The manufacturer of a new type of air mask, which has been the subject of complaints from Baltimore firefighters for a year, has been ordered by the National Institute for Occupational Safety and Health to correct deficiencies in the apparatus.
The Baltimore City fire department purchased the positive-pressure air masks from Clifton Precision a year ago, but locals 734 and 964 of the International Association of Firefighters complained about several deficiencies in the masks, which prompted NIOSH to order the corrections.
The positive-pressure air mask is among the most advanced breathing devices available because it conforms to a person's facial features and prevents the inhalation of toxic fumes. Air is automatically pumped into the mask. Older masks required users to breathe the air in themselves.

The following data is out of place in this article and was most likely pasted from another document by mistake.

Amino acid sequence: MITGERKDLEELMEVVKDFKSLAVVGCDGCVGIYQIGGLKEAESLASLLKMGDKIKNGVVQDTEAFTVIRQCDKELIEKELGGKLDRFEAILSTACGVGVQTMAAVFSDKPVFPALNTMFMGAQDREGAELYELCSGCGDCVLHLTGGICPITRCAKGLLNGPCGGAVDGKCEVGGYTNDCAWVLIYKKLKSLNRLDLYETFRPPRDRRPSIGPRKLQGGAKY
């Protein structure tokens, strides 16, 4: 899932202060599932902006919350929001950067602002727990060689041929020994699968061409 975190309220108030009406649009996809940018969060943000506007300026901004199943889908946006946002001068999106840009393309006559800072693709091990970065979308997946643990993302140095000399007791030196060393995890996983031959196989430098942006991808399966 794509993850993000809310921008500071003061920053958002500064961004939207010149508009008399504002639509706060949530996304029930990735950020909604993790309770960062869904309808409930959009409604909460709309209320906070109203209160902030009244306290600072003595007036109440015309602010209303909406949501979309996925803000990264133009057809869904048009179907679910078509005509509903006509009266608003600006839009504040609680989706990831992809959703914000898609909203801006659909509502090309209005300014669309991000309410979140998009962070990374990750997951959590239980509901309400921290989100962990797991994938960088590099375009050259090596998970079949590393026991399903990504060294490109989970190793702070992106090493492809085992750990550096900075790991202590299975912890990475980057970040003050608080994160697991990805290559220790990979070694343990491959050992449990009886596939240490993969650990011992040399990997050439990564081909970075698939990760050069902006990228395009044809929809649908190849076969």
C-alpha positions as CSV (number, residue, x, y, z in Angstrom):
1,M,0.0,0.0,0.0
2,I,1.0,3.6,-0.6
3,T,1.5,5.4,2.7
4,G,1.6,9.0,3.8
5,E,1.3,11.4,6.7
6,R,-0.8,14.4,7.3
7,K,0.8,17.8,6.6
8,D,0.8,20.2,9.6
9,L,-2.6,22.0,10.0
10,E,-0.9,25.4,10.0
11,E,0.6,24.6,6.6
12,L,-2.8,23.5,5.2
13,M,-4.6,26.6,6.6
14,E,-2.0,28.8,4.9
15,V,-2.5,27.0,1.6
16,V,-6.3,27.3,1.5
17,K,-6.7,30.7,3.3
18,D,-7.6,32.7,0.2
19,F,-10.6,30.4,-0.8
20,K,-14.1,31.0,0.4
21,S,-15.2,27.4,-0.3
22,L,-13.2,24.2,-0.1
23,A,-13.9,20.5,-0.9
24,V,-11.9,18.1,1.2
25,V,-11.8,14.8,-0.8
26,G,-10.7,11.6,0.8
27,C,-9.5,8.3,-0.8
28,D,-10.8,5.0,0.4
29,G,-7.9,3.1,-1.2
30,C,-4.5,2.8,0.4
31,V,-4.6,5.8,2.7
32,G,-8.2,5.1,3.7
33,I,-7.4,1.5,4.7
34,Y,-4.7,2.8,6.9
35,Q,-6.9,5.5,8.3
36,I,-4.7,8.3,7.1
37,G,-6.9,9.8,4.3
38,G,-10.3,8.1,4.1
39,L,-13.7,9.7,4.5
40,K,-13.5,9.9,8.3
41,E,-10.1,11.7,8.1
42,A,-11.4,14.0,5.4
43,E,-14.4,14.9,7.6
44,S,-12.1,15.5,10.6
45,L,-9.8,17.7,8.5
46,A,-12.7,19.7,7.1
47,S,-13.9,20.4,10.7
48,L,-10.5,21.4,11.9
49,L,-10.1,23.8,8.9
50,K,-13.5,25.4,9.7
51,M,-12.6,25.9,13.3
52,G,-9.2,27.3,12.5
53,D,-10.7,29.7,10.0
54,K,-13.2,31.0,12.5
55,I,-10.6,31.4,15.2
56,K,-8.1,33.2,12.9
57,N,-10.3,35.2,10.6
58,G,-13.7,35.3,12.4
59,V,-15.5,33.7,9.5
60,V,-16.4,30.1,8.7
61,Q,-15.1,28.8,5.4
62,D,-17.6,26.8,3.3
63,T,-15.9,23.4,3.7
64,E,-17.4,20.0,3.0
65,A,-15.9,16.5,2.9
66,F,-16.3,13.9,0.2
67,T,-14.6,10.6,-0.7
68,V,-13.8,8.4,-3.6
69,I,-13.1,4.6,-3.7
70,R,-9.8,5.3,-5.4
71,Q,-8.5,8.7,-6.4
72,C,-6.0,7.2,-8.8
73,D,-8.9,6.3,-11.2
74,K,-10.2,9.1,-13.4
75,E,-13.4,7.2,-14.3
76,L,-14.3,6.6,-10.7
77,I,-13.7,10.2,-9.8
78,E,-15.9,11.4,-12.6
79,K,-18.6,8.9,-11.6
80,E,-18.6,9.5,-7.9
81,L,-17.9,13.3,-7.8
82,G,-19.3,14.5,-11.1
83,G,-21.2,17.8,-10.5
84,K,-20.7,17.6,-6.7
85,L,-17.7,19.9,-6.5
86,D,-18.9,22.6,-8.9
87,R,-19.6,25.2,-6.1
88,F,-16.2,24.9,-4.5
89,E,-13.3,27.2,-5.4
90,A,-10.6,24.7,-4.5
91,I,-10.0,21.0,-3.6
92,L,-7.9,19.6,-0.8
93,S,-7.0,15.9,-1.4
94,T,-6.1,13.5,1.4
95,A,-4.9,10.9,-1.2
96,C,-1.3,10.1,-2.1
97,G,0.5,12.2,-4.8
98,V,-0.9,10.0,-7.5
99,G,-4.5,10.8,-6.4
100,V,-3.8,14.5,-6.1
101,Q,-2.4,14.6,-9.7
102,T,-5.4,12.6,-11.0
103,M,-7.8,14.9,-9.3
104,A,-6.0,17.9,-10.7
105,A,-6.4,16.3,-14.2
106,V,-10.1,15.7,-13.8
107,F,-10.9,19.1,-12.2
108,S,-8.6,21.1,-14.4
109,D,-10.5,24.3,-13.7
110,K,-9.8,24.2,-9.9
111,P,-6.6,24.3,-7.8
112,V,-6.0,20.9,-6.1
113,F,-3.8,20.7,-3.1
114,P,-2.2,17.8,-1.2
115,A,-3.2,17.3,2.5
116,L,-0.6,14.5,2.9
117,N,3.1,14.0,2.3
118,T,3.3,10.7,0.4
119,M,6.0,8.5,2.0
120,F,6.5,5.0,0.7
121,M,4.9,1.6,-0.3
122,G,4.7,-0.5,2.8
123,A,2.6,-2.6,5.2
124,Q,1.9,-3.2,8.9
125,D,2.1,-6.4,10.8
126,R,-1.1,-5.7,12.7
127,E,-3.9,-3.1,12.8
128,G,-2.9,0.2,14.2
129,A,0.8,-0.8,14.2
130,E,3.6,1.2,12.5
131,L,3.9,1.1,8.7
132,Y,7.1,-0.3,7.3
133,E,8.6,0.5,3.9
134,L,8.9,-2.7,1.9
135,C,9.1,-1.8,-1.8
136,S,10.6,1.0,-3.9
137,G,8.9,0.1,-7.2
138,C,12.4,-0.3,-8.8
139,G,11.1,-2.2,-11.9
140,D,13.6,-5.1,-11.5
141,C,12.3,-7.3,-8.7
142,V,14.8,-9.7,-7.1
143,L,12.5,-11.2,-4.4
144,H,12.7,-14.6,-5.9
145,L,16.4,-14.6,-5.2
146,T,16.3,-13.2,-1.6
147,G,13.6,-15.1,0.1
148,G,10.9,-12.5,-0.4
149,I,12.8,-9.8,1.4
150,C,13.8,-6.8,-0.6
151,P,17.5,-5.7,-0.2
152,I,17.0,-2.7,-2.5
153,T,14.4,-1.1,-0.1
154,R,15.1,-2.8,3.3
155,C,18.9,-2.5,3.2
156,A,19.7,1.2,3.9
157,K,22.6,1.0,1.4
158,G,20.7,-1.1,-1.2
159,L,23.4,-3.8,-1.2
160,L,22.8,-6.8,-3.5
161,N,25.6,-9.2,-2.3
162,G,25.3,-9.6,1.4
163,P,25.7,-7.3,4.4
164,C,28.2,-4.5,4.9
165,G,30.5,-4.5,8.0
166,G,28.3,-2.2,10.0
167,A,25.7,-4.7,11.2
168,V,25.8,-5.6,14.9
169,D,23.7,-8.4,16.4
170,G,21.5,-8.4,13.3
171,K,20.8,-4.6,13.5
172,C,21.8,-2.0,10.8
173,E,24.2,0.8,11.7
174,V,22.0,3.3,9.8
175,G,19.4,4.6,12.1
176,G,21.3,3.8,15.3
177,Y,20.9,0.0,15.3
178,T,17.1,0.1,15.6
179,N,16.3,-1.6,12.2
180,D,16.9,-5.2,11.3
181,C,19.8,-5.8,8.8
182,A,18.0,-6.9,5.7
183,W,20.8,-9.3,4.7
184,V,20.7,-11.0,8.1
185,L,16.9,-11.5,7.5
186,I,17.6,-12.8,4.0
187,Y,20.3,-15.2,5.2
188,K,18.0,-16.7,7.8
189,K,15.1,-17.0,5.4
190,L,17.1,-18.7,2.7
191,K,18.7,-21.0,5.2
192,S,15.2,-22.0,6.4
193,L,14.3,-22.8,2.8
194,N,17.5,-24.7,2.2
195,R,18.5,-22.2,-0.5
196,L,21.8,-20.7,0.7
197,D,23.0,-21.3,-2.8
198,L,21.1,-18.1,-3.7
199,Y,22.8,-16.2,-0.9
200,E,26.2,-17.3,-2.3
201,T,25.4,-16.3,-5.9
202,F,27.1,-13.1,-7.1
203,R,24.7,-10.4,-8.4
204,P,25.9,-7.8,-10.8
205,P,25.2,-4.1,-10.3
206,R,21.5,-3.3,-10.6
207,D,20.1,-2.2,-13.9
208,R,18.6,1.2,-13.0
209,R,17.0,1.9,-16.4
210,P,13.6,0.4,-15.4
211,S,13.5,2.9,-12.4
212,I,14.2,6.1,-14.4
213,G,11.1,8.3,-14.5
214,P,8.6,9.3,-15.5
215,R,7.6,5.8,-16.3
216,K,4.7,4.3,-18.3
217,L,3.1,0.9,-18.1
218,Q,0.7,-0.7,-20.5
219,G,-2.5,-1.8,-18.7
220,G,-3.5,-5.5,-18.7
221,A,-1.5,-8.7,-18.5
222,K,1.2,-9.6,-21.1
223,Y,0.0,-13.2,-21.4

NIOSH also ordered fire departments and agencies using the newer masks to provide additional training for their use and maintenance. The agency will continue to study the problems.
Since the masks were first used in Baltimore, firefighters have lodged more than a dozen official complaints with the fire department and unofficial complaints with the union. Firefighters have complained the masks fall apart and that users have been left without air in their tanks.